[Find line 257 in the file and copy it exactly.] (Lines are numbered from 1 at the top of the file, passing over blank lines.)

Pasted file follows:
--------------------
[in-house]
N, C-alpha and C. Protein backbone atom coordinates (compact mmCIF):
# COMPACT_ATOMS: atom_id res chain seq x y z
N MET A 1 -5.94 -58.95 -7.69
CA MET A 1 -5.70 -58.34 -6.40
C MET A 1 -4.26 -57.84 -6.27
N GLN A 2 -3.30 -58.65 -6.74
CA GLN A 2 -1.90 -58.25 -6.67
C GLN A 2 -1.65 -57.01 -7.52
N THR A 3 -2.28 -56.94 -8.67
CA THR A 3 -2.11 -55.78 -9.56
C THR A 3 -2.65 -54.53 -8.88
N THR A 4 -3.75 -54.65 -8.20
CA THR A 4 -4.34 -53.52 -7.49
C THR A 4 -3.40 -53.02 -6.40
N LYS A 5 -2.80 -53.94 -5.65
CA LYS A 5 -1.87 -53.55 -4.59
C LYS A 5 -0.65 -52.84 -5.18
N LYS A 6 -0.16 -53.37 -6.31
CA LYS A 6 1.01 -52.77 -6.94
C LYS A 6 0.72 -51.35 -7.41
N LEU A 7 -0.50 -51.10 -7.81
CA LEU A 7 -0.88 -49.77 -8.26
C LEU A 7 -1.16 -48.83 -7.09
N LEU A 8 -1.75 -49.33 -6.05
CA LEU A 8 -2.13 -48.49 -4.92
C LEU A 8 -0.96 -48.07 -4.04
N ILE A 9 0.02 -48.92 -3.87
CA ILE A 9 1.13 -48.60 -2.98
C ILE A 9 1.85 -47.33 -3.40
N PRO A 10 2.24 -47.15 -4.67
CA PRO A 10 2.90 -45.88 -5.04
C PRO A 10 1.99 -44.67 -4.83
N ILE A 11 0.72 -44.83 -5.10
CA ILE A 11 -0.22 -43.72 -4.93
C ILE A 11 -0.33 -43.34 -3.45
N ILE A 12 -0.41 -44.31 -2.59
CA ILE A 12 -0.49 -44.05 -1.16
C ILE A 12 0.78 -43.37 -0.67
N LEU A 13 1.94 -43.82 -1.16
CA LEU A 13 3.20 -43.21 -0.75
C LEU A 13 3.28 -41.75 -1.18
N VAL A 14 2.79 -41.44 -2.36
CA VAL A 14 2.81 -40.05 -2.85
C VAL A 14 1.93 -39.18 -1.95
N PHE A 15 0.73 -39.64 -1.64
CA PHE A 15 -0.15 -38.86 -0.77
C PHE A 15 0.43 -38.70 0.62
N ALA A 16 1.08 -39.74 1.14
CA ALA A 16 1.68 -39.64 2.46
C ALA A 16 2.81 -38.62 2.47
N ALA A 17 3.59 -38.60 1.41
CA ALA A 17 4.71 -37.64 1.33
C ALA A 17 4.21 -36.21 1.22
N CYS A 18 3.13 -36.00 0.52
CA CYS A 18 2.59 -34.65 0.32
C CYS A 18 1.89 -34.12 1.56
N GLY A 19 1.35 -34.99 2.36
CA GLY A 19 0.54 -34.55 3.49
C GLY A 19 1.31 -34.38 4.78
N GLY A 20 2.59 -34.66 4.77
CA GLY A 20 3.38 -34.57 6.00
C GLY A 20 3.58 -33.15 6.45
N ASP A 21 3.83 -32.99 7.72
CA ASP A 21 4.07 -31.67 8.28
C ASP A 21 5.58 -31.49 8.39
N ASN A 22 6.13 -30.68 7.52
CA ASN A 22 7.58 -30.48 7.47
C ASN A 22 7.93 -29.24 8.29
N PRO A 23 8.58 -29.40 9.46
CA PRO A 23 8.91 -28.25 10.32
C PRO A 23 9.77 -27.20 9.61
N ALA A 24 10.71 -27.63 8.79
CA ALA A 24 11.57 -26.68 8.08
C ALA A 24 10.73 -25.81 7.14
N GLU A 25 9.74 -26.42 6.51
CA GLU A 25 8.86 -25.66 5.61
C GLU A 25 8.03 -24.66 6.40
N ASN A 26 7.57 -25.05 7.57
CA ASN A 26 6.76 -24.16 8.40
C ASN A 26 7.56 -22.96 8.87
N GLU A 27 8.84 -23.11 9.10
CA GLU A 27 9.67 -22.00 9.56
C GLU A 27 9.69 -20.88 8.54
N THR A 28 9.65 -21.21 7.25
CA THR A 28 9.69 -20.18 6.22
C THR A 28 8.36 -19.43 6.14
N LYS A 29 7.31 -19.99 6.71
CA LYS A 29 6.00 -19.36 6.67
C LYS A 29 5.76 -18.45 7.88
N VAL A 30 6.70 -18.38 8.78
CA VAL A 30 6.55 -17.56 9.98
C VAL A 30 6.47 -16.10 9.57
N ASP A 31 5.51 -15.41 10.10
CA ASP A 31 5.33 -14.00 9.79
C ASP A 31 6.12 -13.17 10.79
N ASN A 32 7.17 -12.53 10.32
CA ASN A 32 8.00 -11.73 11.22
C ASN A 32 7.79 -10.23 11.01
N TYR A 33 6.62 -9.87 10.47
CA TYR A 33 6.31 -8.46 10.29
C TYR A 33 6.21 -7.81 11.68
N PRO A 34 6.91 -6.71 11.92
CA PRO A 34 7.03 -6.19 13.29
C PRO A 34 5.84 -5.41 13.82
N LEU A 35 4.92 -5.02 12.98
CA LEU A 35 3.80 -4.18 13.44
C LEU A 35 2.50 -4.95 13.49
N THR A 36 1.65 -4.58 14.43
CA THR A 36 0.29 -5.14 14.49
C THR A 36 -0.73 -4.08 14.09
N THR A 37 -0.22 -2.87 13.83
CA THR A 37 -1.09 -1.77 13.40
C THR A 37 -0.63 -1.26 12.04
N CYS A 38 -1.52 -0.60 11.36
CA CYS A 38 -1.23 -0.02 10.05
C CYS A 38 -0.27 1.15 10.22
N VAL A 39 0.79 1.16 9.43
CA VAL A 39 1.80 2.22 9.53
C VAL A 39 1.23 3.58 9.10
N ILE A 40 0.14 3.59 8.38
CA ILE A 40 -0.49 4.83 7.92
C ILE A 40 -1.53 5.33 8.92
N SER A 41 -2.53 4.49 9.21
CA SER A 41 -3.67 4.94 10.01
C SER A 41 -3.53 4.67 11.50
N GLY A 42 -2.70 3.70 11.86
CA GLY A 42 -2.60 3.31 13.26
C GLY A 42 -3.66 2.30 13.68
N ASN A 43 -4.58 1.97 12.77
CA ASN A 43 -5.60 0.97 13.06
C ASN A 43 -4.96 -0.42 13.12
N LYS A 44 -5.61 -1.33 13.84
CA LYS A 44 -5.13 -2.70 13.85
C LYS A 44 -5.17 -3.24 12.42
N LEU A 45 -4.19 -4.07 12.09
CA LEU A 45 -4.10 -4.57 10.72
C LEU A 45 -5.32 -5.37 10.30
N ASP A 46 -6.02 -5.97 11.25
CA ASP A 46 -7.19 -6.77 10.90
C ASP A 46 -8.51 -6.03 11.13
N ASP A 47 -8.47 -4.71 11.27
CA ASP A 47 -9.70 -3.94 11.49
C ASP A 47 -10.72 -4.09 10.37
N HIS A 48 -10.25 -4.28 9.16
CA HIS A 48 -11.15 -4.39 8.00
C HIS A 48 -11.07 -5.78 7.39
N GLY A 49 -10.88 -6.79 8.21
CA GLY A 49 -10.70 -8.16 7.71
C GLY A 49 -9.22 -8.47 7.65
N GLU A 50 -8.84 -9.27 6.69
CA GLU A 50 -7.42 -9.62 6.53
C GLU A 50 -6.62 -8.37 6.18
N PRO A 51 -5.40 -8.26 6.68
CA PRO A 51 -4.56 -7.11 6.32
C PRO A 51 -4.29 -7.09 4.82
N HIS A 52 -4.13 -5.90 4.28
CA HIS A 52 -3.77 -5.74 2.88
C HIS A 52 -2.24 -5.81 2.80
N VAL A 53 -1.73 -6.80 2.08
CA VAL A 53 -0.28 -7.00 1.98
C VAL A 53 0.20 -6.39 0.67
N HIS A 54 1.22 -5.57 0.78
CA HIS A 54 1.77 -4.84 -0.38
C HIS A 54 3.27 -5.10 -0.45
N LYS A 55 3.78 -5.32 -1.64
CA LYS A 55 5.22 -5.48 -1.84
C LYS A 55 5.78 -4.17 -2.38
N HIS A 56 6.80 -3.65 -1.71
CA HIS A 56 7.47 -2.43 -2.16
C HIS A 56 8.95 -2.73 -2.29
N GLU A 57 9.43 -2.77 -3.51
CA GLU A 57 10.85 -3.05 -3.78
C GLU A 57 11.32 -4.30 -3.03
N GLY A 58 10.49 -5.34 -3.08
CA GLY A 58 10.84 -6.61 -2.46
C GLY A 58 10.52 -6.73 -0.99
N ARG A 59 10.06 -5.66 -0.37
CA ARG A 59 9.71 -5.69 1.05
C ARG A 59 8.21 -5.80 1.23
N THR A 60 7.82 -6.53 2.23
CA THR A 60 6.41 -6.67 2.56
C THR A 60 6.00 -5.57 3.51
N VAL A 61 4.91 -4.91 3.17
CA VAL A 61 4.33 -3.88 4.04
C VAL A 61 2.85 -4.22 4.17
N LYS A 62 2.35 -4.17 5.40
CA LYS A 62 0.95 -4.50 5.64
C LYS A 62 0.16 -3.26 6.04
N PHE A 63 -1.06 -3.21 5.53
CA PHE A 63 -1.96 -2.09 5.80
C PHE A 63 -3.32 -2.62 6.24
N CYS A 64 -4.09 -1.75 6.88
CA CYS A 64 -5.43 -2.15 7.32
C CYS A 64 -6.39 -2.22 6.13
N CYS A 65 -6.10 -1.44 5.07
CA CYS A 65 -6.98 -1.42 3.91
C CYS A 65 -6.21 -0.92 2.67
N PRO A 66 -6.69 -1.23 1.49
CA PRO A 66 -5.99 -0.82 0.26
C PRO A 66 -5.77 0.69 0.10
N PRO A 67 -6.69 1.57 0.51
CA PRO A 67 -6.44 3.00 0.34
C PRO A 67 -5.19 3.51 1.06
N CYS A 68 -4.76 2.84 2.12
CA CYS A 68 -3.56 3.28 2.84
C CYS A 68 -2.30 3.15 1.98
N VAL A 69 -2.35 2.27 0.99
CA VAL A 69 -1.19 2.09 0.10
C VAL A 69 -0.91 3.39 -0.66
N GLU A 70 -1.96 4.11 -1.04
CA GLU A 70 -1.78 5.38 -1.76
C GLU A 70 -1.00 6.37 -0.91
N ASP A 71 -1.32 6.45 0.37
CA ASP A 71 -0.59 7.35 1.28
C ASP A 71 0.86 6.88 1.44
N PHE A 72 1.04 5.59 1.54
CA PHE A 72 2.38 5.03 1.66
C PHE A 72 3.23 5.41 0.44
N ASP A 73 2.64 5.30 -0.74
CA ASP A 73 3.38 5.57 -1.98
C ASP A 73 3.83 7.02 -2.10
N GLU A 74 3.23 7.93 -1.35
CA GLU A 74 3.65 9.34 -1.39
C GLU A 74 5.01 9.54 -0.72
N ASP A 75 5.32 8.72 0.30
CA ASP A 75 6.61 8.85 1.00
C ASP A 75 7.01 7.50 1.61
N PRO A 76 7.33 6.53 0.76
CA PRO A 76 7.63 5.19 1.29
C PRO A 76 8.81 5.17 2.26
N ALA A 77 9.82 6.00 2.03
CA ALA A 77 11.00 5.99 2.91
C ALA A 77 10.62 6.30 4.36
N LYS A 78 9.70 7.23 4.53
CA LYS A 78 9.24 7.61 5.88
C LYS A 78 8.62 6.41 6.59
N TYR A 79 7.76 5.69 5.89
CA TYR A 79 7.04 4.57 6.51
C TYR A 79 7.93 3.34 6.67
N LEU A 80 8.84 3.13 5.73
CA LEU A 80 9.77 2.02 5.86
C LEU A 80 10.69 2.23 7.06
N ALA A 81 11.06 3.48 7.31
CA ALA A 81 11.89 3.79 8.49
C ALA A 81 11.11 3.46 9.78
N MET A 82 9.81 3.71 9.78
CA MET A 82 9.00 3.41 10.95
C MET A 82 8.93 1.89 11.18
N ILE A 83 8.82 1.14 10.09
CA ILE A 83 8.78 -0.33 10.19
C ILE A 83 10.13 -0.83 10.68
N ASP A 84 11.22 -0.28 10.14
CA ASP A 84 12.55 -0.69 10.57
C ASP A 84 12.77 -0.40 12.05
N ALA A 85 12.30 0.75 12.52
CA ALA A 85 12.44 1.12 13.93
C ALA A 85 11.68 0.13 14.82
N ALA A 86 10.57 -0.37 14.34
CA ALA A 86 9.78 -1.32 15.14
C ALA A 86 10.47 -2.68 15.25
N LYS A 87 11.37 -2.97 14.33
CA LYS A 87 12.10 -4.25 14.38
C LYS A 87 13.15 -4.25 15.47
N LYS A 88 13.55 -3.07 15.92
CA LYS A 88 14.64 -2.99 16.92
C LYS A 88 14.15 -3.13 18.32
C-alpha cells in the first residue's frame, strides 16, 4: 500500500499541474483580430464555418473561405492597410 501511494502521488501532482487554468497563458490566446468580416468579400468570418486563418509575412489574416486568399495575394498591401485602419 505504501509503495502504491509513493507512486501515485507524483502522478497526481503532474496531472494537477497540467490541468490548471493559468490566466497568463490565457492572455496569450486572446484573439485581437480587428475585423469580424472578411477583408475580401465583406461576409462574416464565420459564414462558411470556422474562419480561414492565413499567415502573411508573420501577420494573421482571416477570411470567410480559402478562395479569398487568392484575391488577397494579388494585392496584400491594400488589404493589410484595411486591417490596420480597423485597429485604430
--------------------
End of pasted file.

CA ALA A 85 12.44 1.12 13.93